When he moved between his province and the capital, Alperovich – along with his closest circle – did not make the 1,300-kilometer journey by car or by bus; not even by airliner. They traveled in small planes of the Province.

Staying at his shelter in Puerto Madero, he had nothing to worry about. Alperovich’s secretary from Buenos Aires – a different person from the one who assisted him in Tucumán – left ready food for him in the refrigerator of the apartment located in the Zafiro Tower of the Zencity building. Alperovich was not even supposed to use his cell phone to order delivery for his dinners. He had on hand what he needed because an employee of the Senate of the Nation had taken him to the place where the man from Tucuman spent the nights. In the mornings he would put on his jogging pants and go for a walk through the luxurious Puerto Madero, far from the deprived neighborhoods of San Miguel de Tucumán.

After the walks, he began his Buenos Aires activity. On one of the days that were described by the victim to put one of the abuses in context, Alperovich went in his chauffeur-driven car to a meeting at the Argentine Sugar Center. He then went to the city of Buenos Aires to speak with one of the most important bankers in the country about his personal finances.. In the middle of these two procedures, according to the victim, Alperovich gave her a bundle of bills to buy a dress in a mall to which she was taken by the driver. She did not and returned the money, she clarified.

The former governor, always according to what was reported in the file, took – back in 2018 – 30 pills a day for various health problems. The administration of the medicines was taken care of by the drivers who had an Excel spreadsheet in which the schedule in which Alperovich had to take each medicine appeared. In other words, the drivers, in addition to driving the car in which the former governor was traveling, were in charge of giving his boss medication.

In the processing, the victim explains that, after the abuse complaint was known, there were contacts between Alperovich’s family and his. The woman said that the former governor called a cousin and offered him a monetary solution to prevent the criminal case from growing. He was also recorded in the statement that at the same time as the offer made by Alperovich, his daughter – a friend of the victim – tried to call the cousin of the former senator and father of the complainant to intercede. Alperovich’s son-in-law made arrangements in the same direction. They all failed. The power of money – which in the case of the Alperovich family is a lot – had no effect on that occasion.

According to the indictment, Alperovich used the same strategy as almost all those accused of sexual abuse when testifying in the investigation. He said that the victim had lied and blamed a Tucuman political network for the accusation against him. He spoke of his “sullied honor.”

Alperovich said that his defense attorneys had told him – by virtue of his experience in criminal matters – something that happens in cases of sexual abuse: “That it had been proven that many women lie for different reasons: revenge, revenge, spurious interests, hatred, convenience, search for prominence, attempts to obtain economic advantages and other dark designs.”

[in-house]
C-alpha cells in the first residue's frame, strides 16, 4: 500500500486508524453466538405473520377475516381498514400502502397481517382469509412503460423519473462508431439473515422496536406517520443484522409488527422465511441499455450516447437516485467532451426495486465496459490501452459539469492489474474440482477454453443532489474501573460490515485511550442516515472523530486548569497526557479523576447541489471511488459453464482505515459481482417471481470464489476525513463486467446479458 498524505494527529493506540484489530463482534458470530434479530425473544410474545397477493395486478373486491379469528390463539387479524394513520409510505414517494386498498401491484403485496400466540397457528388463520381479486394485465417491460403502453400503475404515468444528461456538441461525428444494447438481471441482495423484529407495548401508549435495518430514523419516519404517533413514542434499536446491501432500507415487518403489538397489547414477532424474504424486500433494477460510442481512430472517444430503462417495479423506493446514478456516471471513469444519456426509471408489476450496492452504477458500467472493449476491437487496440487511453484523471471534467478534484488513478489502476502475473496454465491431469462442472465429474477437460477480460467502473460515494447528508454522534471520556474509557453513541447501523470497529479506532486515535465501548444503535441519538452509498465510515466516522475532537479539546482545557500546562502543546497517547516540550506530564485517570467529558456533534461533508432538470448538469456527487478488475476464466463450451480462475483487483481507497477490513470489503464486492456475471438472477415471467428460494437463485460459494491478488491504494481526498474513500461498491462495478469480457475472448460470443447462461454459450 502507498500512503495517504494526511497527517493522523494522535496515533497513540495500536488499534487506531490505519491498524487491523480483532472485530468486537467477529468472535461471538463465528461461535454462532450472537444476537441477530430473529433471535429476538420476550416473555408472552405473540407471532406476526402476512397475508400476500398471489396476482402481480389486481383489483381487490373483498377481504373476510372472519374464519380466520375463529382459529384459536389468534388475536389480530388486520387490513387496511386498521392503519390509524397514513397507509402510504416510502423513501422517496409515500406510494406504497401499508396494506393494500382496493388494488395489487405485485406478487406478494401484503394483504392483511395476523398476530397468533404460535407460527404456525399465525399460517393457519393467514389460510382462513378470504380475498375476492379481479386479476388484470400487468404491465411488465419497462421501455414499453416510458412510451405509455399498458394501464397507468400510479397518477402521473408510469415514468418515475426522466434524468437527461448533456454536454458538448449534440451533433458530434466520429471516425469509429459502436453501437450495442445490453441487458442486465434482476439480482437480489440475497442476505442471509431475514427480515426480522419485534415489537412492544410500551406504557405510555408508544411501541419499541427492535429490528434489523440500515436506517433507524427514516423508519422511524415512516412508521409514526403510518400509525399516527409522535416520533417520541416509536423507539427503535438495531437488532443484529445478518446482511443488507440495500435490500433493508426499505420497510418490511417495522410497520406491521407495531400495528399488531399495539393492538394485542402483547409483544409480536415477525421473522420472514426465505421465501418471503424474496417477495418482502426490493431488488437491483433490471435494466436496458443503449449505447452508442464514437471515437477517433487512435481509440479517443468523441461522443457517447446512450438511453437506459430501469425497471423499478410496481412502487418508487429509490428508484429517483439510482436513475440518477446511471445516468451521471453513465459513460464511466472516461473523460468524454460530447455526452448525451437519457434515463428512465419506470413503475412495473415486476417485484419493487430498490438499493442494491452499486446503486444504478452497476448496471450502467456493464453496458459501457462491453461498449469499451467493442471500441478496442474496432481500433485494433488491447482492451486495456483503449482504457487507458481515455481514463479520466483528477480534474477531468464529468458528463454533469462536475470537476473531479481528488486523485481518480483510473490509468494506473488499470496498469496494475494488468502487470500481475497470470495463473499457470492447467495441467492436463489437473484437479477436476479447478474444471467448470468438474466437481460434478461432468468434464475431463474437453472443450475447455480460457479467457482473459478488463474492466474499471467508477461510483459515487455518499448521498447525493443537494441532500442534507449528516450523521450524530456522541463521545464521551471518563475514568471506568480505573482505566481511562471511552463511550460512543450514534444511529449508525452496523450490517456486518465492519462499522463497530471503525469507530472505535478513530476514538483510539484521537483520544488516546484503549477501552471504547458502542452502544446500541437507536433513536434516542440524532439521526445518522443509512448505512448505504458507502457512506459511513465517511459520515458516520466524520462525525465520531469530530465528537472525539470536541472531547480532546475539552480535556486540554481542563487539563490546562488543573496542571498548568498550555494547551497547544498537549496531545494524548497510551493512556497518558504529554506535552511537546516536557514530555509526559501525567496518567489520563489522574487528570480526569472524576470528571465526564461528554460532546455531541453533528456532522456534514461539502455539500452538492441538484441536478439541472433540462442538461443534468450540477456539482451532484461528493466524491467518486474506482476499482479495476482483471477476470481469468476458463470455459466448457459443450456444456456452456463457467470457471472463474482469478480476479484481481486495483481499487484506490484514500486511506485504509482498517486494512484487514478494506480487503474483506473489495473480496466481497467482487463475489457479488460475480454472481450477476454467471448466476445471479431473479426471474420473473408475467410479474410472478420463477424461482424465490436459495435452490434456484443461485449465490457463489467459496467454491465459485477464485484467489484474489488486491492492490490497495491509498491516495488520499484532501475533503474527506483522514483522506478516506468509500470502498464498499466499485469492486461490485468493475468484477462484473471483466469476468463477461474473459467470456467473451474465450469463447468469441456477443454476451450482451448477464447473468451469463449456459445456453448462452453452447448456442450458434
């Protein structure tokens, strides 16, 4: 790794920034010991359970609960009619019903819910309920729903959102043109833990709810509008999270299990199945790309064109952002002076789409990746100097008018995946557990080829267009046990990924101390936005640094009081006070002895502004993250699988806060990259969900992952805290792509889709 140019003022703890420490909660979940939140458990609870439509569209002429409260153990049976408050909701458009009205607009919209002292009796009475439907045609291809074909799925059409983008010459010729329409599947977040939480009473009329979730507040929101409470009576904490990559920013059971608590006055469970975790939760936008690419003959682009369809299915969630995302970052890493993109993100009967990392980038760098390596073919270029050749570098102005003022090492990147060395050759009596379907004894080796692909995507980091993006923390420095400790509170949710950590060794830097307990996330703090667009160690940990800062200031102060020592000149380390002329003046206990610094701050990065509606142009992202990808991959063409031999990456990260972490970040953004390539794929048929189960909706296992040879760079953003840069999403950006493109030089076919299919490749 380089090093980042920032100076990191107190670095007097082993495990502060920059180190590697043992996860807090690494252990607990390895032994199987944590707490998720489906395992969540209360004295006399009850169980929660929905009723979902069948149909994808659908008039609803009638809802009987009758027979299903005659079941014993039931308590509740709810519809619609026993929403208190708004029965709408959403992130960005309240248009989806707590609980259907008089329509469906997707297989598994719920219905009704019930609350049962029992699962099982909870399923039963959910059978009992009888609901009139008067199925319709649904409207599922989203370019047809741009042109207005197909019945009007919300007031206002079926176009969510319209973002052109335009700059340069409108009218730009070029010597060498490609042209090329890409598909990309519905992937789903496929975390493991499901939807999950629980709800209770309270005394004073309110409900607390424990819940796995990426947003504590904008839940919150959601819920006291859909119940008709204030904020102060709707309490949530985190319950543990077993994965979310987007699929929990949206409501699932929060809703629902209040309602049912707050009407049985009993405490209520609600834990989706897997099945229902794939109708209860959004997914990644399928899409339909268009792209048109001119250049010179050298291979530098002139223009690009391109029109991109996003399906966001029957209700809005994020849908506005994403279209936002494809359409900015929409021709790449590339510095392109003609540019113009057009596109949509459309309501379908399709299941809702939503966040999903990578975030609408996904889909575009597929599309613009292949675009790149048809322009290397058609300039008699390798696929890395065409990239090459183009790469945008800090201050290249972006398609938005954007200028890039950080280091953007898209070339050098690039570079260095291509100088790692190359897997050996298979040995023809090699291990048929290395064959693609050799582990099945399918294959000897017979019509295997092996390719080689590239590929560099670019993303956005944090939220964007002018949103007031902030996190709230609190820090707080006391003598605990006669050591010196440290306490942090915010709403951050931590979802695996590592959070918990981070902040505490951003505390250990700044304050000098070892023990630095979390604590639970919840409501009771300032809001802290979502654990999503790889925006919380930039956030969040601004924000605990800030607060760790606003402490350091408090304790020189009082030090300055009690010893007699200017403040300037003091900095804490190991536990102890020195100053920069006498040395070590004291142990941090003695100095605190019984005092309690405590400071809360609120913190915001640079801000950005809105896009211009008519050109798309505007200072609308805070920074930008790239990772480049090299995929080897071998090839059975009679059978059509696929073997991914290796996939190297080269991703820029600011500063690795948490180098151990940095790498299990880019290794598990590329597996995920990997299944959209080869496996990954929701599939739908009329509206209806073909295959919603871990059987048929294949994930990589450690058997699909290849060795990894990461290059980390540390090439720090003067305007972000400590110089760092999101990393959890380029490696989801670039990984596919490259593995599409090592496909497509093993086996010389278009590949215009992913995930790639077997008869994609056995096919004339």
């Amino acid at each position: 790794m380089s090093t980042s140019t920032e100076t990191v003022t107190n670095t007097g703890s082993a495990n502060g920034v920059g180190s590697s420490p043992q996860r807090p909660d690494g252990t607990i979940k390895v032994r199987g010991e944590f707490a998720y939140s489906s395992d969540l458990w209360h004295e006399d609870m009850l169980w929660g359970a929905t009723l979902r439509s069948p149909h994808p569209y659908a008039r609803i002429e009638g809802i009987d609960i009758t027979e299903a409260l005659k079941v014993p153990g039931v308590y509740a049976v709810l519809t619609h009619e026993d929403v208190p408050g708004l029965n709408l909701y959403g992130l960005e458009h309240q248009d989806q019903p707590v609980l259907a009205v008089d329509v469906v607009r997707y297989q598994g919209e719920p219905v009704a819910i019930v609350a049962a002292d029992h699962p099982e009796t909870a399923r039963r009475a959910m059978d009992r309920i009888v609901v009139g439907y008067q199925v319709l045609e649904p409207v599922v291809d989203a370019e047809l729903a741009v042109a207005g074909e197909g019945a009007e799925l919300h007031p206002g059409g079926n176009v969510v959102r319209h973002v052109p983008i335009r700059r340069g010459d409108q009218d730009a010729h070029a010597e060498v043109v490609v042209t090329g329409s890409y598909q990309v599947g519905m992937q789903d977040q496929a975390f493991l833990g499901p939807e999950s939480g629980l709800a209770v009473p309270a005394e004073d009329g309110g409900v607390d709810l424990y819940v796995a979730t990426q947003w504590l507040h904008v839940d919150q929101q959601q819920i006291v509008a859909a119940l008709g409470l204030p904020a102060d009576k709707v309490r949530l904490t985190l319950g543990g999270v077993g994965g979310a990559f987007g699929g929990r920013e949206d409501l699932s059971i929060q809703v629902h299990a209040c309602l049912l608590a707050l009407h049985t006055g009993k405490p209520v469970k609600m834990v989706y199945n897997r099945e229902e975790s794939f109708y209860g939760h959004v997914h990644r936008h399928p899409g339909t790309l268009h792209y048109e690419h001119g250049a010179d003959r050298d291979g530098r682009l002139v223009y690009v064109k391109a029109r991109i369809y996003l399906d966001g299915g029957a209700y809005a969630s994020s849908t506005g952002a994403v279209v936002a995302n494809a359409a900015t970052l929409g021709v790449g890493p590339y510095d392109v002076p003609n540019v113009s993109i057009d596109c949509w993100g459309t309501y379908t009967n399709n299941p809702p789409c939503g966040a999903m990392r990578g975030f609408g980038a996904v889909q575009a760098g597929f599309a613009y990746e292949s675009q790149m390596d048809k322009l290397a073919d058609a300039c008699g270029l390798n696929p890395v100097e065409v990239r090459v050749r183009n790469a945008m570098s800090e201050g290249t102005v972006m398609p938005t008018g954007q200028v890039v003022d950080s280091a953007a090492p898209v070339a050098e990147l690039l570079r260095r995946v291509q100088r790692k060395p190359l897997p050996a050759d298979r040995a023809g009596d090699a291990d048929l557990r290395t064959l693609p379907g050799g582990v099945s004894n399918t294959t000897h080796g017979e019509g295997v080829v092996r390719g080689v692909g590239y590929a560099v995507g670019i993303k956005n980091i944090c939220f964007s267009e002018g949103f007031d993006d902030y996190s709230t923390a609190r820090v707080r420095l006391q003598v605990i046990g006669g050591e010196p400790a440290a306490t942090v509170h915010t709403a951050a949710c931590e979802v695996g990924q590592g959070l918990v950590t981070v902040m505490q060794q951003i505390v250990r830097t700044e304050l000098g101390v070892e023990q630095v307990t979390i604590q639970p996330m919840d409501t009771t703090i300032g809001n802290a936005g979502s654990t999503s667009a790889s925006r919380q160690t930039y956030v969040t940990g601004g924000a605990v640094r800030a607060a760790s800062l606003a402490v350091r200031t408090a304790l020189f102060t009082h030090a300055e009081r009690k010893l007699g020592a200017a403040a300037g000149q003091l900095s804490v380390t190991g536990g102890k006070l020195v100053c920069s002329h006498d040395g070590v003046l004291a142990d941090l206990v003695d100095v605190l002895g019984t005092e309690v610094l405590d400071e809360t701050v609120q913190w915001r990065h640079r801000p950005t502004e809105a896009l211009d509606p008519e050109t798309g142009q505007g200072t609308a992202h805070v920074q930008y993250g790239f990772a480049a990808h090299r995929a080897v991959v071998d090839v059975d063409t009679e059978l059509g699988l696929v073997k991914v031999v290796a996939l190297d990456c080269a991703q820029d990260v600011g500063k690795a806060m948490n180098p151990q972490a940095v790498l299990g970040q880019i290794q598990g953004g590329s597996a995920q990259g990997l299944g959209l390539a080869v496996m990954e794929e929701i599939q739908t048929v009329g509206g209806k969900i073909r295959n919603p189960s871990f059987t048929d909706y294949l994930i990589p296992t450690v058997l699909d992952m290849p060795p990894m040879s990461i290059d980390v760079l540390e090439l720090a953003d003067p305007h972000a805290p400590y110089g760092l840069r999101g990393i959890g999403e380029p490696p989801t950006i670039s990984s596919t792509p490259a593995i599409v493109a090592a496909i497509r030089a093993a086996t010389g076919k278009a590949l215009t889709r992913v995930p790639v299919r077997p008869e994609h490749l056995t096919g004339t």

José Alperovich, former national senator for Tucuman Peronism
José Alperovich, former national senator for Tucuman Peronism

In addition to assuming a superior role in the bond –the victim recounted that he told her that she was safe by his side and that working for him she could feel and see the power she held, not only in the province of Tucumán but in the country, and that she should appreciate that he had decided to have her your side working as your personal assistant-, one of the arguments that Alperovich used to try to dismiss the arguments against him was that he was a very trustworthy person and had multiple tasks that he carried out without problems.

Precisely, one of these assignments shows another of the characteristics of the political prebend spread throughout the country. Alperovich said that he had ordered his accountant to give the victim the money she requested to distribute it among the leaders involved in the 2017 electoral campaign. The powerful and millionaire man who distributes money among his ranks also appears in Alperovich’s profile that can be reconstructed from the snippets shown by the cold handwriting of the prosecution.

In these descriptions, in addition, a rude man appears, both in his speech and in his behavior. It is said that he had no qualms about making jokes in bad taste or off-color comments in front of whoever he was. He could be surrounded by assistants, custodians, drivers and friends without this preventing him from saying, for example, to a woman who asked him for a photo, phrases like “you want to hang out with me, fuck with me.” The victim’s account also indicates that Alperovich groped her in full view of his collaborators. The rude had passed, as described by the victim, to the instance of abuser.

In the Alperovich prosecution there is no reference to millionaire deposits protected in a tax haven with white Caribbean sands. It is the only detail that is missing to complete the profile imagined by film and series writers who want to tell the story of a powerful feudal lord of a small province of a Latin American country, prosecuted for sexual abuse.


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Power, mistreatment, opulence and arrogance: what is read about José Alperovich in the sexual abuse case